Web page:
that no man has sexual intercourse with them. And the same thing occurs in Pateris in Lycia, to the interpreter of the god, when there is any, for the oracle is not always there ; but when there is, the woman is shut up duing the night in the temple. There is, in this Babylonian temple, also another cell underneath, and in it stands a large golden image of the god, and by it a golden table, and the pedestal and the pediment are both of gold ; and the Chaldeans say, that these are made out of eight hundred talents of gold. On the outside of the temple there is a golden altar; but there is another altar, where the sheep, which are of a mature age, are sacrificed. On the golden altar all sacrifice is prohibited, except of sucklings. On the greater altar the Chaldeans offer up a thousand talents of frankincense every year, when they solemnize the festival of this god. There was, in this enclosure, at that time, a statue of solid gold, of twelve cubits; but this I did not see. I merely repeat what is said by the Chaldeans. Darius Hystaspes, who had designs upon this statue, did not dare to take it; but Xerxes, his son, took it, and slew the priest who resisted its removal. This temple is thus embellished. There are also many offerings from individuals.'-Clio. 178, et seq.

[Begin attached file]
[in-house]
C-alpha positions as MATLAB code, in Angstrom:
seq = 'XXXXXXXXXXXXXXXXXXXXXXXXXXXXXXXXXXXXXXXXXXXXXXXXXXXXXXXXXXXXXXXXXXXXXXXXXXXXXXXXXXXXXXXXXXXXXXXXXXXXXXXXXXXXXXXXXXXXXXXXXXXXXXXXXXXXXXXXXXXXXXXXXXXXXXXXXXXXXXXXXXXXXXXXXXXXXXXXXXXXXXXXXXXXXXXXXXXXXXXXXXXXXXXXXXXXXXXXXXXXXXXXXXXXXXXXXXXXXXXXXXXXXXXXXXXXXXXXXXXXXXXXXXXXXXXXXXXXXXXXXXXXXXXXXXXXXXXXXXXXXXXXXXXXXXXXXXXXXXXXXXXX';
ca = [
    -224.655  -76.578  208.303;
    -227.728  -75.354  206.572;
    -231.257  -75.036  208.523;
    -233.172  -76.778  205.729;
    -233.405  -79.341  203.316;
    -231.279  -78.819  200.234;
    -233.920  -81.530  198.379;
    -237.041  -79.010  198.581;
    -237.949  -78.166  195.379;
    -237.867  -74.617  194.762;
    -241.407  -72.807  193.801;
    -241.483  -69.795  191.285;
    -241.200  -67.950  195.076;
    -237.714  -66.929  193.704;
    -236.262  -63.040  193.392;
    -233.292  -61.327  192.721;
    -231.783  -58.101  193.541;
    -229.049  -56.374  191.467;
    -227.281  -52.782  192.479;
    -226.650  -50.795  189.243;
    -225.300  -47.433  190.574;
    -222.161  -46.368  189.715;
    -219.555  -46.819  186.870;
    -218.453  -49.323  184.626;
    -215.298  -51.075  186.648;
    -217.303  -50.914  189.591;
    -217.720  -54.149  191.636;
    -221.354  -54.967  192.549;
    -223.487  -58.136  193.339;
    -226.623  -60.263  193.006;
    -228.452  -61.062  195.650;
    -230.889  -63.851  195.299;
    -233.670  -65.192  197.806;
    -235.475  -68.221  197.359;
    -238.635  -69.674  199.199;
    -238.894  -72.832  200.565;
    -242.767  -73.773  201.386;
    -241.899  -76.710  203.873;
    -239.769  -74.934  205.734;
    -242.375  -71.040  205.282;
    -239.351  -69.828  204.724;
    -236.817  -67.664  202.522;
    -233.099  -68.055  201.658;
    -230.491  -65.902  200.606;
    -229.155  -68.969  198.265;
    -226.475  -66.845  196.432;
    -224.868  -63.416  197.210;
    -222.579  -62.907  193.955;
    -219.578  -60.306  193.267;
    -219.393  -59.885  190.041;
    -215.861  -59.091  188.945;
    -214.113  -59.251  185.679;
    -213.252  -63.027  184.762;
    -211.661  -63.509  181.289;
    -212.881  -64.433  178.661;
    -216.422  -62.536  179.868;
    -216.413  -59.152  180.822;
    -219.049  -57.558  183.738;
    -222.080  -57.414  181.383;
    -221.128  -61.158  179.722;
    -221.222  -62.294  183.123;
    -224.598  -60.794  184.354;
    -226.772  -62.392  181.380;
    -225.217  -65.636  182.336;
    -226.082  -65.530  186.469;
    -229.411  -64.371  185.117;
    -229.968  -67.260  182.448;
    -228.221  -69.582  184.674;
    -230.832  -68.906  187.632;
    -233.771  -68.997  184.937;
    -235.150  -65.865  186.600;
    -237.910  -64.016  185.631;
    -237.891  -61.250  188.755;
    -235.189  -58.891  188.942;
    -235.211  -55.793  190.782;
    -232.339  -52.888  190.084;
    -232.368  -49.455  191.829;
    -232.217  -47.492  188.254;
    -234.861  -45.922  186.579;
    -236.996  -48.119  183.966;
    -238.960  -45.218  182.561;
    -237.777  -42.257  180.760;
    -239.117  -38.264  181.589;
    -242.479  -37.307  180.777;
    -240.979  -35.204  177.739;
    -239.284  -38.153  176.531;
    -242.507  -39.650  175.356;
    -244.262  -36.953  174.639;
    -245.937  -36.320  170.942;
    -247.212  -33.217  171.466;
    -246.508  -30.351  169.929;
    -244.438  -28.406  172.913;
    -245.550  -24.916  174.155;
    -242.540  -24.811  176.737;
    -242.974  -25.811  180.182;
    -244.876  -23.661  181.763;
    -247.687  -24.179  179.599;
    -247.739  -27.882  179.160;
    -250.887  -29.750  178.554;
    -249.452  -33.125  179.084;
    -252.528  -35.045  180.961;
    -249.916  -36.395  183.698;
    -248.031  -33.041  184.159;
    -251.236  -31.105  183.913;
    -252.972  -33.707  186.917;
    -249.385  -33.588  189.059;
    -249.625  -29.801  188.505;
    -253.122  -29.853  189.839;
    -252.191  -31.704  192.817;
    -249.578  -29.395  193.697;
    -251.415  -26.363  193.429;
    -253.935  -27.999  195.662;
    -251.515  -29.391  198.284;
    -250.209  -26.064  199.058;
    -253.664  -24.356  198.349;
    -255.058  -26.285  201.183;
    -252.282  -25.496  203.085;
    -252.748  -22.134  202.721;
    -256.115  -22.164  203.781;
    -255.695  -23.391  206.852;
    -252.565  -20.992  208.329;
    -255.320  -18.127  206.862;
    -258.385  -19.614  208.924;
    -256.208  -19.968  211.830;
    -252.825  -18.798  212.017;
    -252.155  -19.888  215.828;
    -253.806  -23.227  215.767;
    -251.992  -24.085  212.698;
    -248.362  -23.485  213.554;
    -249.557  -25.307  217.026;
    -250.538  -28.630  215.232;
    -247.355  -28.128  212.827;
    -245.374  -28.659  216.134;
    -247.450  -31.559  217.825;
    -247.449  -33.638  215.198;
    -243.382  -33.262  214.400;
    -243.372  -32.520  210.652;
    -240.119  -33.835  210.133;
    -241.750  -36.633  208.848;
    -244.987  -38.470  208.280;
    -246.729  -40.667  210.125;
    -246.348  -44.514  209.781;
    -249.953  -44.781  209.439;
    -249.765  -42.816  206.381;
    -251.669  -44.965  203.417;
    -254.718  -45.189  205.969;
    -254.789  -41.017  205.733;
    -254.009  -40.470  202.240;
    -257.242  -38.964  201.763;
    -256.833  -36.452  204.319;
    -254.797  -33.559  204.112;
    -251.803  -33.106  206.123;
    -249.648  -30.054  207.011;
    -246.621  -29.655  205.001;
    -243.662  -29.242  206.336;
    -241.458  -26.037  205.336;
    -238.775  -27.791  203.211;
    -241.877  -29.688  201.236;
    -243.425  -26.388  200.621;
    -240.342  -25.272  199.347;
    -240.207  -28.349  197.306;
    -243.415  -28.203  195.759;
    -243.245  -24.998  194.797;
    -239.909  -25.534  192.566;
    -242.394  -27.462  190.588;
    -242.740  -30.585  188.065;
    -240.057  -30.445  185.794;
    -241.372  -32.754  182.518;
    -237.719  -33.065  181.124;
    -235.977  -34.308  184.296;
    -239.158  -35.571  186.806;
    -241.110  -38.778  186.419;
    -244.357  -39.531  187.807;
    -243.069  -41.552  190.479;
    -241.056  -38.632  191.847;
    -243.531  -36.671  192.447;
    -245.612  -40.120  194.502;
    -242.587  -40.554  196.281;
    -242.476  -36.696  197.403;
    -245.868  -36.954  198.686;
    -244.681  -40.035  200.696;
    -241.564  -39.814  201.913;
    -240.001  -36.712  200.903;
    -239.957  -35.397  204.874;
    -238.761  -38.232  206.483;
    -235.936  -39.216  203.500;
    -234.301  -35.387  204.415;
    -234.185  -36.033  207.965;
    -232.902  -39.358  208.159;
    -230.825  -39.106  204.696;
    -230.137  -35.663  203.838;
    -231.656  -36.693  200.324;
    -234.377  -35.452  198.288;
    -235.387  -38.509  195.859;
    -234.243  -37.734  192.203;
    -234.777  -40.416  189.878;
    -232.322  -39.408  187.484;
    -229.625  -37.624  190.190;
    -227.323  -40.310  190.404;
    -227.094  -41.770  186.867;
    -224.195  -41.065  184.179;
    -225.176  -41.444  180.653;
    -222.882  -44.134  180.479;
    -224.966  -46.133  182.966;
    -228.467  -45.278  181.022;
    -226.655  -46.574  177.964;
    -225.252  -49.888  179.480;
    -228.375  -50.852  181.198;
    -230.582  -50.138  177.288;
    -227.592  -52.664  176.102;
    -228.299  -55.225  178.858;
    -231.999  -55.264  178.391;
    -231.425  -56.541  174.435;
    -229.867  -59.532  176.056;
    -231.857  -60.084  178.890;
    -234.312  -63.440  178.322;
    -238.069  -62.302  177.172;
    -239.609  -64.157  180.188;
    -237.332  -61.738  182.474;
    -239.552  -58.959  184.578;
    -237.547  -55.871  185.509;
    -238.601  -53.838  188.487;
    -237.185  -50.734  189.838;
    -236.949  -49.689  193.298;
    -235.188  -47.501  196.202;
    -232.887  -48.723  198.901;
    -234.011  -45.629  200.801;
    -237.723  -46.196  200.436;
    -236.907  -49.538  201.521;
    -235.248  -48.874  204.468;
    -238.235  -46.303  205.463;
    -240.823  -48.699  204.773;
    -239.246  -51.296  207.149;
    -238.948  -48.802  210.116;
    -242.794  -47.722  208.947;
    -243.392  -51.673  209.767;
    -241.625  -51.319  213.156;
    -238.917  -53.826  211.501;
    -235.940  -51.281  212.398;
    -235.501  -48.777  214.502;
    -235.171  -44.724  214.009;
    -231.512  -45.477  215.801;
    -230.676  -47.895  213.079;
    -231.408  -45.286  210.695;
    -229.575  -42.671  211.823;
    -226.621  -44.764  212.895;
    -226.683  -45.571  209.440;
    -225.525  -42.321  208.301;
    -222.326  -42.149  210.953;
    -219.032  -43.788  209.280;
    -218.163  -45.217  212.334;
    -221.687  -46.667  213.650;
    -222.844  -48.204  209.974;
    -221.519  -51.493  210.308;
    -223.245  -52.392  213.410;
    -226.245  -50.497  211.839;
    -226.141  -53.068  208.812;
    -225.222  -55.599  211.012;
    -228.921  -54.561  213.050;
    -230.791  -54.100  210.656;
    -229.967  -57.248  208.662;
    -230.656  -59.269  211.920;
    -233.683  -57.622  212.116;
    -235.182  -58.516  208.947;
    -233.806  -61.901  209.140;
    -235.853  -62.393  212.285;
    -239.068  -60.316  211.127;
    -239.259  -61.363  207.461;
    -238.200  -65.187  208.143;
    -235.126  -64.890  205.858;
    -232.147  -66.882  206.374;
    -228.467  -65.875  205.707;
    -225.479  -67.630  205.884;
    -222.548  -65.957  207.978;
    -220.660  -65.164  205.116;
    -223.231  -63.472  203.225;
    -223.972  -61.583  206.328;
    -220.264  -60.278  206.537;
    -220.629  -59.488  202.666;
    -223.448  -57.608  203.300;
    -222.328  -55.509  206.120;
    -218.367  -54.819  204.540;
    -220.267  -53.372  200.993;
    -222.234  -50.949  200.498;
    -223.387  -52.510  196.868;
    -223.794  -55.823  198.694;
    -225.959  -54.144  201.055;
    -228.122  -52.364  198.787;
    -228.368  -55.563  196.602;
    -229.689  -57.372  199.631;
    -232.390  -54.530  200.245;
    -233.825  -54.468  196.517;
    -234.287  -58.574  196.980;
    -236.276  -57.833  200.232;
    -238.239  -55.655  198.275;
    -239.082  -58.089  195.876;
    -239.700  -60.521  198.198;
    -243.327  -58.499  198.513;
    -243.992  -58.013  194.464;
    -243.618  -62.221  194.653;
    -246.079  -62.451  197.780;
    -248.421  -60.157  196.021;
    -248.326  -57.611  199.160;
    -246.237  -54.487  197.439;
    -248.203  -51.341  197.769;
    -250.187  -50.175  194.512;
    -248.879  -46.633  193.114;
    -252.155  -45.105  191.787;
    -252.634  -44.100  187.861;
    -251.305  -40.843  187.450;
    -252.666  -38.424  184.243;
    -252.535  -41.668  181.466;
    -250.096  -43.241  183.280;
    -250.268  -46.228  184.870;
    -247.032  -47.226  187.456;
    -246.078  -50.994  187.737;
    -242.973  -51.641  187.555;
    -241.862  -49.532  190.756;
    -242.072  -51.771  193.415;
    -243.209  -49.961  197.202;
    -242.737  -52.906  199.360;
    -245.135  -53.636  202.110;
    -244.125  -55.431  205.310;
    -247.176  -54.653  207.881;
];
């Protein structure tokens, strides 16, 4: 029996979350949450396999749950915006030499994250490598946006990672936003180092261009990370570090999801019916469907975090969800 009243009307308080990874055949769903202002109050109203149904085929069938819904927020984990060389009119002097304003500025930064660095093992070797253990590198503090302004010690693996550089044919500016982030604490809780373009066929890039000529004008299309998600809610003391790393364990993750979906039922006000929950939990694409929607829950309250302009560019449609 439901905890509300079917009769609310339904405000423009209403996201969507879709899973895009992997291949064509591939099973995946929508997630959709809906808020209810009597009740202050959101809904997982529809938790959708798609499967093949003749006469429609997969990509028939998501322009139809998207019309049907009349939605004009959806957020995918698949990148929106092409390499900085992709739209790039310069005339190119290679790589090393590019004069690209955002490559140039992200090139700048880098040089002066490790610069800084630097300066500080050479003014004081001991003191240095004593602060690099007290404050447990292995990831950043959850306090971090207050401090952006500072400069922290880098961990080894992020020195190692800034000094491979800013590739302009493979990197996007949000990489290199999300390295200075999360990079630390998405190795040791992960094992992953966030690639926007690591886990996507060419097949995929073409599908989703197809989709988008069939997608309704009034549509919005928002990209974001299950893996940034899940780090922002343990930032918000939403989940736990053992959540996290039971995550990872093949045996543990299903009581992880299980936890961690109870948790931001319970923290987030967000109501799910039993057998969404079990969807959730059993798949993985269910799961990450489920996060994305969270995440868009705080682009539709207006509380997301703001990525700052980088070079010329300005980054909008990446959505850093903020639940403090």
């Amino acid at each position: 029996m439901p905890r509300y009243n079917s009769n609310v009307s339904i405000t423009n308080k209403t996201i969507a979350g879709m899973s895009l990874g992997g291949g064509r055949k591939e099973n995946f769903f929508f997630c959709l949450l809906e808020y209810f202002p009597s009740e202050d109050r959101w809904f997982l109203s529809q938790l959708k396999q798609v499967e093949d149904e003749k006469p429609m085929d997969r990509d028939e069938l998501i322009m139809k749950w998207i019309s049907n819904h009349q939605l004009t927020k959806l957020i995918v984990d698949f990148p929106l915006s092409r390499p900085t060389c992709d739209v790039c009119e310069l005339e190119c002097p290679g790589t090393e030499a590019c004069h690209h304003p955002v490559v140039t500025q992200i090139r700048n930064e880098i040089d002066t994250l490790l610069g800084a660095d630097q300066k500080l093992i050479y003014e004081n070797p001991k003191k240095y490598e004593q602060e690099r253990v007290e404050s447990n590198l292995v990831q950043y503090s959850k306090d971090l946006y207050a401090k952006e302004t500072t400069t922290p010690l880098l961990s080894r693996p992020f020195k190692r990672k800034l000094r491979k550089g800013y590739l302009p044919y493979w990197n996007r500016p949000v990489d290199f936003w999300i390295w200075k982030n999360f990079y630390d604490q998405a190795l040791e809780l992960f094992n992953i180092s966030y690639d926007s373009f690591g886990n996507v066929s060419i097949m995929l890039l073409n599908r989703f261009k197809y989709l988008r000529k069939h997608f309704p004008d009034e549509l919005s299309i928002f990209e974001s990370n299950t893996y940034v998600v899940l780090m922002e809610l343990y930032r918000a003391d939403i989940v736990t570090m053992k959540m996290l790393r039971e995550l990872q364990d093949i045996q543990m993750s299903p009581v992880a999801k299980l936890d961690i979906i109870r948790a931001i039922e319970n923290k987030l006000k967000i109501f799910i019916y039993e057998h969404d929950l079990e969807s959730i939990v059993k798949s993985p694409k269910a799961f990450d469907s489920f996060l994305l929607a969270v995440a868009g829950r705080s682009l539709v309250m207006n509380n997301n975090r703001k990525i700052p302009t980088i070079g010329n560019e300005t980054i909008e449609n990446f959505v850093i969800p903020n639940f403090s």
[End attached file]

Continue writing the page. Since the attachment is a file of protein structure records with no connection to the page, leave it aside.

Such is the account given by Herodotus of Babylon, as it existed when he saw it; about 450 years before the Christian era, half a century before the expedition of Cyrus, and the retreat of the ten thousand, and upwards of a century before Alexander crossed the Hellespont. 'He is careful to distinguish between what he saw, and what was related to him; and so detailed is his description, that we might rest satisfied without calling in the aid of any other ancient writer. At the same time, while we declare our faith in Herodotus, we do not by any means think it fair to try his account, even to the most minute particular, by the severe standard which is applied to the descrip